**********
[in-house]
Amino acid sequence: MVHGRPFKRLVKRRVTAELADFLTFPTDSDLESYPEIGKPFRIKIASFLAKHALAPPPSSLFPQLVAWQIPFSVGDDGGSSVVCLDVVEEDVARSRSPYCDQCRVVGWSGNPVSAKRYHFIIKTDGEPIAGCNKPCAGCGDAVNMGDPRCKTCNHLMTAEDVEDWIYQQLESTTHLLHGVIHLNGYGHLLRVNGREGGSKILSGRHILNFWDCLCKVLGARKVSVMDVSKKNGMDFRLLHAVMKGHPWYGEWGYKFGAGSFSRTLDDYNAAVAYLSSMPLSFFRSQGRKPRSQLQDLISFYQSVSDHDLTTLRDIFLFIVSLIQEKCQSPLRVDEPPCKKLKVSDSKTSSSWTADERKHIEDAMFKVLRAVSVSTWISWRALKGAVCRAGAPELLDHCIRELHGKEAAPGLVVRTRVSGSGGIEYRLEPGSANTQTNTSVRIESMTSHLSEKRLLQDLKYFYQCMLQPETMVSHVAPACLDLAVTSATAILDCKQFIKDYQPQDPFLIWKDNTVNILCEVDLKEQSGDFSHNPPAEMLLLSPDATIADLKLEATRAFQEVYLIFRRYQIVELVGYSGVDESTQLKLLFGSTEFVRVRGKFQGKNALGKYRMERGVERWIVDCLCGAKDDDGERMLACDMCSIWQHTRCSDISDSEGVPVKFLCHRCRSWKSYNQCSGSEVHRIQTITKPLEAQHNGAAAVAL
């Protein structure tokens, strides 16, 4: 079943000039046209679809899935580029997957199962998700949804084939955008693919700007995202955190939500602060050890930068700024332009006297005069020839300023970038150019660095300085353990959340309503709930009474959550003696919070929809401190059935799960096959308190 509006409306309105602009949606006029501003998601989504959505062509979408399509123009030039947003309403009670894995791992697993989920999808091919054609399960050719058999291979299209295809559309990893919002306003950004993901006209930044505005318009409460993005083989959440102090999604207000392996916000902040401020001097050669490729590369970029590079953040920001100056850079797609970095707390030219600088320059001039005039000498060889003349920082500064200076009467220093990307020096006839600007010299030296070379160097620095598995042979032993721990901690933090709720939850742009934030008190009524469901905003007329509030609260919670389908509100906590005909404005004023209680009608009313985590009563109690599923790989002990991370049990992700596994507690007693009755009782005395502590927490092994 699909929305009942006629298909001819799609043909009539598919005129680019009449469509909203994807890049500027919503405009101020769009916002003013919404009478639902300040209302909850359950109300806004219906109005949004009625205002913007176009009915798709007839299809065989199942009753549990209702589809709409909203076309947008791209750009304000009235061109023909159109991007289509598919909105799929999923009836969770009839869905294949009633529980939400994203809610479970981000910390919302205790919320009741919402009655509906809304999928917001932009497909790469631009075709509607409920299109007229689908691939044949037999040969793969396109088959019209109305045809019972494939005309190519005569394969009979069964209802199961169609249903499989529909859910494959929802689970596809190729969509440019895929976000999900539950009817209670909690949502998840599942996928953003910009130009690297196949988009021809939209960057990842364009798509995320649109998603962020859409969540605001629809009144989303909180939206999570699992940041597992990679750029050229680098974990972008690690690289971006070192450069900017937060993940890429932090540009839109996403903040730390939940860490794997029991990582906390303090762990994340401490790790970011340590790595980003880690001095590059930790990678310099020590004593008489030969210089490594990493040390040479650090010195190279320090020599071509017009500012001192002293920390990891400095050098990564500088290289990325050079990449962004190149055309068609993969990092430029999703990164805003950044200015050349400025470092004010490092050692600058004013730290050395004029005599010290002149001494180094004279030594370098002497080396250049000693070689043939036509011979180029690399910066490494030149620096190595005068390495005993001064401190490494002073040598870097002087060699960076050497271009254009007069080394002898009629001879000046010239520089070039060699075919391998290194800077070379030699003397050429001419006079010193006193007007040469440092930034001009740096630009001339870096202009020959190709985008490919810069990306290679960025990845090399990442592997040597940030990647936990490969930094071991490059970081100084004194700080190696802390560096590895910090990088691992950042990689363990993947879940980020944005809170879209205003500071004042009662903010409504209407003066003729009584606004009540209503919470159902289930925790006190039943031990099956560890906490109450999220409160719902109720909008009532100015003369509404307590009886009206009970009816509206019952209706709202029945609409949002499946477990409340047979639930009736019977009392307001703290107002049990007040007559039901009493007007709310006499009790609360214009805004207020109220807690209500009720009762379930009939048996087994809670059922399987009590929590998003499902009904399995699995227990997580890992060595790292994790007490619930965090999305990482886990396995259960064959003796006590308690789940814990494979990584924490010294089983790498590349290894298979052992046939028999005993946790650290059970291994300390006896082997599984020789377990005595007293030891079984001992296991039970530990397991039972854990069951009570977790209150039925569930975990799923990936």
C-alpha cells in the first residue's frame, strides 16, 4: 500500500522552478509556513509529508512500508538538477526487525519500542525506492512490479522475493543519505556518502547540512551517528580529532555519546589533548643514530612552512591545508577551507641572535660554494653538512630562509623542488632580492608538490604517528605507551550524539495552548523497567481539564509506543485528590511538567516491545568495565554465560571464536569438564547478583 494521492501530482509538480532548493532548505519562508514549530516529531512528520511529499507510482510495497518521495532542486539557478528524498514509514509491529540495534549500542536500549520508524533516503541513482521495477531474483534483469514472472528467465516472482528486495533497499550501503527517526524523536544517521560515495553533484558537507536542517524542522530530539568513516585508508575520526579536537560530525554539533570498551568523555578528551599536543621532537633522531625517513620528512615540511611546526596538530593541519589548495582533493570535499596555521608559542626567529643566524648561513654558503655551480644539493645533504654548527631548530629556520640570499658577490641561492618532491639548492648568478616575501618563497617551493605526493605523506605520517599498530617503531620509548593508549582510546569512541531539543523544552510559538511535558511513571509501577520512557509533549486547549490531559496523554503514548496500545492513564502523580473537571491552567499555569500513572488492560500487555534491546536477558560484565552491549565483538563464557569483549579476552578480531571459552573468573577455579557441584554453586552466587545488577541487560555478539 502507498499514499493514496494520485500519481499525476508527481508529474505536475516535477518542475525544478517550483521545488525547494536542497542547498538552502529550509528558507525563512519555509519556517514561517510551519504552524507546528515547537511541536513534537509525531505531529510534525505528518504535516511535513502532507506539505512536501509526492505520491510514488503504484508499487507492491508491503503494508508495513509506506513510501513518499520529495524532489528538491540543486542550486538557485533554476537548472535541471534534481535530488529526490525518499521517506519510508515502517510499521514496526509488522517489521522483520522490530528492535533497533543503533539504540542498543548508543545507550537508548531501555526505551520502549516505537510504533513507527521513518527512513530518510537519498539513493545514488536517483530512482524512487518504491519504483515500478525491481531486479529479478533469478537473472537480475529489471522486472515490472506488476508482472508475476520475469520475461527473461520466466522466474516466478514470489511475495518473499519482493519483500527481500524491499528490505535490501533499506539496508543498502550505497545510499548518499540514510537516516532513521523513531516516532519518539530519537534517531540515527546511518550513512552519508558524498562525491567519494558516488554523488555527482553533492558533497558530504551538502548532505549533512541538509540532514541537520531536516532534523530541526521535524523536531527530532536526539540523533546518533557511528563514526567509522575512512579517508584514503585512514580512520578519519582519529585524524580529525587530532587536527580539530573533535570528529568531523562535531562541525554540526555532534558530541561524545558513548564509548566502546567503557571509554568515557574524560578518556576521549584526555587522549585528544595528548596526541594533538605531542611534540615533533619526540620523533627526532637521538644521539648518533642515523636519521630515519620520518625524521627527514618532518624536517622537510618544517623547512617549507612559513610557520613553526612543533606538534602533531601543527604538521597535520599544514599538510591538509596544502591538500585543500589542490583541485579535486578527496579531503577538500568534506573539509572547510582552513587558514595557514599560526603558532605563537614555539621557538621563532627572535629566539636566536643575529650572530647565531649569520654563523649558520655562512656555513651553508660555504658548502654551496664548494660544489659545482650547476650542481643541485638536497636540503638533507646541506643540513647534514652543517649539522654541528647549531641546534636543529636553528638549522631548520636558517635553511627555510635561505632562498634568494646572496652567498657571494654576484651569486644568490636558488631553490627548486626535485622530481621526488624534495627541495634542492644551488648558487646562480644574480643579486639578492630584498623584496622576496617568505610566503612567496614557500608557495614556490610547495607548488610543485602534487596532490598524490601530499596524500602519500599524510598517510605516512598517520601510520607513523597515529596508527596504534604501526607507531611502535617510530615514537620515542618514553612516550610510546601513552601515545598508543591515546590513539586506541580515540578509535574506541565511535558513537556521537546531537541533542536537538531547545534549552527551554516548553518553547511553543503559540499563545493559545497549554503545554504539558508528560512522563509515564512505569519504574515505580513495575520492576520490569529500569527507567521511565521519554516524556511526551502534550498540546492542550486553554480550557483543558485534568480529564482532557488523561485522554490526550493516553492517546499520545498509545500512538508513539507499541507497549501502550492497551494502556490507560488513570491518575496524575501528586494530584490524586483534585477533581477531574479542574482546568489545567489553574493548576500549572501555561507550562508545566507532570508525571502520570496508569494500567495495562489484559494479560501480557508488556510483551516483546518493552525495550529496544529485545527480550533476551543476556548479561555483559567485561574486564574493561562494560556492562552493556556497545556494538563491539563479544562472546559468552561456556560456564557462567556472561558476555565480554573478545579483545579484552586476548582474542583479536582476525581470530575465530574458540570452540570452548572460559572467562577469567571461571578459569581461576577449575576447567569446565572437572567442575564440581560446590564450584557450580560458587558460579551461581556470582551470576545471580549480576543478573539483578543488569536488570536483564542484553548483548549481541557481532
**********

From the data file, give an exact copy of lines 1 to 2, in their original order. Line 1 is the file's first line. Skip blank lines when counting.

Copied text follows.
[in-house]
Amino acid sequence: MVHGRPFKRLVKRRVTAELADFLTFPTDSDLESYPEIGKPFRIKIASFLAKHALAPPPSSLFPQLVAWQIPFSVGDDGGSSVVCLDVVEEDVARSRSPYCDQCRVVGWSGNPVSAKRYHFIIKTDGEPIAGCNKPCAGCGDAVNMGDPRCKTCNHLMTAEDVEDWIYQQLESTTHLLHGVIHLNGYGHLLRVNGREGGSKILSGRHILNFWDCLCKVLGARKVSVMDVSKKNGMDFRLLHAVMKGHPWYGEWGYKFGAGSFSRTLDDYNAAVAYLSSMPLSFFRSQGRKPRSQLQDLISFYQSVSDHDLTTLRDIFLFIVSLIQEKCQSPLRVDEPPCKKLKVSDSKTSSSWTADERKHIEDAMFKVLRAVSVSTWISWRALKGAVCRAGAPELLDHCIRELHGKEAAPGLVVRTRVSGSGGIEYRLEPGSANTQTNTSVRIESMTSHLSEKRLLQDLKYFYQCMLQPETMVSHVAPACLDLAVTSATAILDCKQFIKDYQPQDPFLIWKDNTVNILCEVDLKEQSGDFSHNPPAEMLLLSPDATIADLKLEATRAFQEVYLIFRRYQIVELVGYSGVDESTQLKLLFGSTEFVRVRGKFQGKNALGKYRMERGVERWIVDCLCGAKDDDGERMLACDMCSIWQHTRCSDISDSEGVPVKFLCHRCRSWKSYNQCSGSEVHRIQTITKPLEAQHNGAAAVAL